when in this difficult situation wisdom faltered, and a kind of lethargy had almost taken possession of men's minds, Laevinus, the consul, said that, as magistrates are superior to
the senate in [p. 137]
dignity, and as the senate is superior to the people,1
so ought they to be leaders in shouldering all that was hard and drastic.
“if there is a duty which you wish to lay upon an inferior, and you first set up the same obligation as against yourself and your family, you more readily find everyone submitting. and the outlay is not burdensome, when they see every prominent man taking upon himself more than his share in it.
accordingly, if we wish the Roman people to have fleets and equip them, and private citizens to furnish oarsmen without protest, let us first impose that upon ourselves.
gold, silver, coined bronze, let us senators bring it all into the treasury tomorrow, with the reservation that each is to leave a ring for himself and for his wife and his children, and a bulla
for a son, and those who have a wife or daughters may leave for each an ounce of gold by weight.
of silver those who have occupied curule chairs may leave horse —trappings2
and one pound each, so that they may keep a salt —cellar and a saucer for offerings to the gods.
the rest of the senators may leave only a pound of silver. of coined bronze let us leave five thousand asses
to each paterfamilias.
all the rest of the gold, silver, coined bronze let us forthwith deposit with the bank commissioners,3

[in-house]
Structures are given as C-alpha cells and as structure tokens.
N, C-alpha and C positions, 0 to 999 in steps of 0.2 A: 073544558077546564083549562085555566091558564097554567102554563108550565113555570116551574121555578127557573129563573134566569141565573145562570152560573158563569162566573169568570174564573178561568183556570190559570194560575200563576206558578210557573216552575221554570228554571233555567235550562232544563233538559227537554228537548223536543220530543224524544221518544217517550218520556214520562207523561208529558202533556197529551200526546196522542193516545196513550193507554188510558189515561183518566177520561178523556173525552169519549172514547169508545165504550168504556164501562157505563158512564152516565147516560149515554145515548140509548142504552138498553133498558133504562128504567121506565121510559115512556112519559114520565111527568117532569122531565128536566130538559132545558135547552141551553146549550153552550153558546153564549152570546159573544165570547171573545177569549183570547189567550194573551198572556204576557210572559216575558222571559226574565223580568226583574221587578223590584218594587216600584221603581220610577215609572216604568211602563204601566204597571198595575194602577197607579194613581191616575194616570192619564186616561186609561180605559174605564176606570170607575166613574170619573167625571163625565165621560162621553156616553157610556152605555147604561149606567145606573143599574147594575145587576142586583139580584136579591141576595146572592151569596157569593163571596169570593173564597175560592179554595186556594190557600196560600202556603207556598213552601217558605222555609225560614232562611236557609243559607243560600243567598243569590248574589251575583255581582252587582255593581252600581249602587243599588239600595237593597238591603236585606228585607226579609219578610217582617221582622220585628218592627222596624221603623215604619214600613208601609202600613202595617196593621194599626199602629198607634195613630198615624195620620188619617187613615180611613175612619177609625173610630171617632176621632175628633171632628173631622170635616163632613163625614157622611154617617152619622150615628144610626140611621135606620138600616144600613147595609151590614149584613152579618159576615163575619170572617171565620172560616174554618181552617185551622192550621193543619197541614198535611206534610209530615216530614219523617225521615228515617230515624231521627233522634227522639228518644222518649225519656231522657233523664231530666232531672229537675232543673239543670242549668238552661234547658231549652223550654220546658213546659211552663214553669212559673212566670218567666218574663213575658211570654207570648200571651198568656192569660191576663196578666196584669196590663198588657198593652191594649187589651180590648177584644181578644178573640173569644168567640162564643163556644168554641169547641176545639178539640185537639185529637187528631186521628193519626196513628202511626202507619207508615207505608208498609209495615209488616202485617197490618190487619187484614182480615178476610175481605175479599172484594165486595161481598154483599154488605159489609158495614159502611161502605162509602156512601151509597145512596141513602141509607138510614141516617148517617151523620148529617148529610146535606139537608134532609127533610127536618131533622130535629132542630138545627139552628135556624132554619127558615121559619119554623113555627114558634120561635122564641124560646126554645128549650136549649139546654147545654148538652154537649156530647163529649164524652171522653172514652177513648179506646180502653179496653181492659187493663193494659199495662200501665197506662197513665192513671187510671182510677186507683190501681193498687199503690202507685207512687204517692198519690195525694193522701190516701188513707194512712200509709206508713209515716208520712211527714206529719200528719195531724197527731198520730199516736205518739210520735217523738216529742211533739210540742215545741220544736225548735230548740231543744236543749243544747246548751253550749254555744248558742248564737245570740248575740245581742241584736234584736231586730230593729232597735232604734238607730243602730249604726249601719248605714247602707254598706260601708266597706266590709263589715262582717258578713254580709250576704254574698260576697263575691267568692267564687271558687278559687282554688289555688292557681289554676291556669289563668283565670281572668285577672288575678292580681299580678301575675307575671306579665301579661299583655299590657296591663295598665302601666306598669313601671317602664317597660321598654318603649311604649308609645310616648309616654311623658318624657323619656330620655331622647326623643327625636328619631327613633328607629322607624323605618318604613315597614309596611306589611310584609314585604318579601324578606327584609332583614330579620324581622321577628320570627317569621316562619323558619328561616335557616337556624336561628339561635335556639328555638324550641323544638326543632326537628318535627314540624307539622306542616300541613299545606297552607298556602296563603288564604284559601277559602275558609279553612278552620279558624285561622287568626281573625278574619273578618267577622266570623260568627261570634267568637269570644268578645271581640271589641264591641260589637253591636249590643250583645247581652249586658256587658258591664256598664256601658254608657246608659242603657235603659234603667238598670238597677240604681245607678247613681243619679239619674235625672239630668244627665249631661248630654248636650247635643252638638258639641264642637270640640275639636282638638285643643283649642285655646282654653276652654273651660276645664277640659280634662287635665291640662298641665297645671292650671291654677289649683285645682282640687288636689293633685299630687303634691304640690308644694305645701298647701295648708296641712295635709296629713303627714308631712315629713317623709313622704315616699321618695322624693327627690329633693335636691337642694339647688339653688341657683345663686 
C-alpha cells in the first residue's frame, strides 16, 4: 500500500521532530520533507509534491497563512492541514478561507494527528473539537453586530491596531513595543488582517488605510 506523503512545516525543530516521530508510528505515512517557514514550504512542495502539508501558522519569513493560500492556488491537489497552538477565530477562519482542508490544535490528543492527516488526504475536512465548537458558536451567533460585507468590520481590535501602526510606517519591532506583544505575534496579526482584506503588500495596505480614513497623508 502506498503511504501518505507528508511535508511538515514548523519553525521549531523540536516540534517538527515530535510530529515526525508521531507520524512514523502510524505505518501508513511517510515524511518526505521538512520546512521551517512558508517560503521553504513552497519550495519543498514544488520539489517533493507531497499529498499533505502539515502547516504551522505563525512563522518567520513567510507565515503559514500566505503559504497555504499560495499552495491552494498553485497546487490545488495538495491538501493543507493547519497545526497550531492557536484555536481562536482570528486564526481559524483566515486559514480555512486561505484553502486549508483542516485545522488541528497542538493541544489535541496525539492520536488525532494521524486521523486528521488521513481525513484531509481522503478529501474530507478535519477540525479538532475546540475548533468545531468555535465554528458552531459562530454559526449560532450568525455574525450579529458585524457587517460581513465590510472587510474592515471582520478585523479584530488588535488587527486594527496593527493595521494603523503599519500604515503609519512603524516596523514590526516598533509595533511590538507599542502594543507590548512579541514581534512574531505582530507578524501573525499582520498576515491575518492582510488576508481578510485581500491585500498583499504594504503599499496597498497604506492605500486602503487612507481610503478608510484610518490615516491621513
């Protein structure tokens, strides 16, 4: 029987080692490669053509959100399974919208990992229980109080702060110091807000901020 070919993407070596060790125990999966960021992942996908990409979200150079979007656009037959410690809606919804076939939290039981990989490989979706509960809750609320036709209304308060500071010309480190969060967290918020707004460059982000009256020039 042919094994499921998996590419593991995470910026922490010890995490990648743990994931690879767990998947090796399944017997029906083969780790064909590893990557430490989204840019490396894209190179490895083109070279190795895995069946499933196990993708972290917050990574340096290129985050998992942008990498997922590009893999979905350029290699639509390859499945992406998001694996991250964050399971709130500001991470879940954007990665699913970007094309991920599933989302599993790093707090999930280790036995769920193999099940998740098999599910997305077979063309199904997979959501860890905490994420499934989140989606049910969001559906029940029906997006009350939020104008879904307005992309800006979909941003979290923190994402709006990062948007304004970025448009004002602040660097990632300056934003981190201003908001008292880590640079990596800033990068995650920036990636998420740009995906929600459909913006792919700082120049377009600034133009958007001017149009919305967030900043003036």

without first making any decree of the senate, so that a voluntary contribution and competition in helping the republic may stir up to rivalry, first the spirit of the knightly order, and then of the plebeians as well.
this is the one way we consuls [p. 139]
have found, after conferring together at length;4
enter upon it with the kind aid of the gods! the commonwealth, if preserved, easily assures the preservation of private wealth also. in betraying what belongs to the commonwealth one tries in vain to save one's own possessions.”
to these words agreement was so spirited that they actually thanked the consuls.
the senate then adjourned, and each man brought his own gold and silver and bronze into the treasury, while such rivalry was aroused to have their names the first or among the first men on the public records, that neither were the commissioners equal to the task of receiving nor the clerks to that of making the entries.
the knightly order followed this unanimity of the senate, the populace that of the knights.5
Thus without an edict, without constraint on the part of any magistrate, the state lacked neither oarsmen to fill the complement nor their pay; also every preparation for war being complete, the consuls set out for their provinces.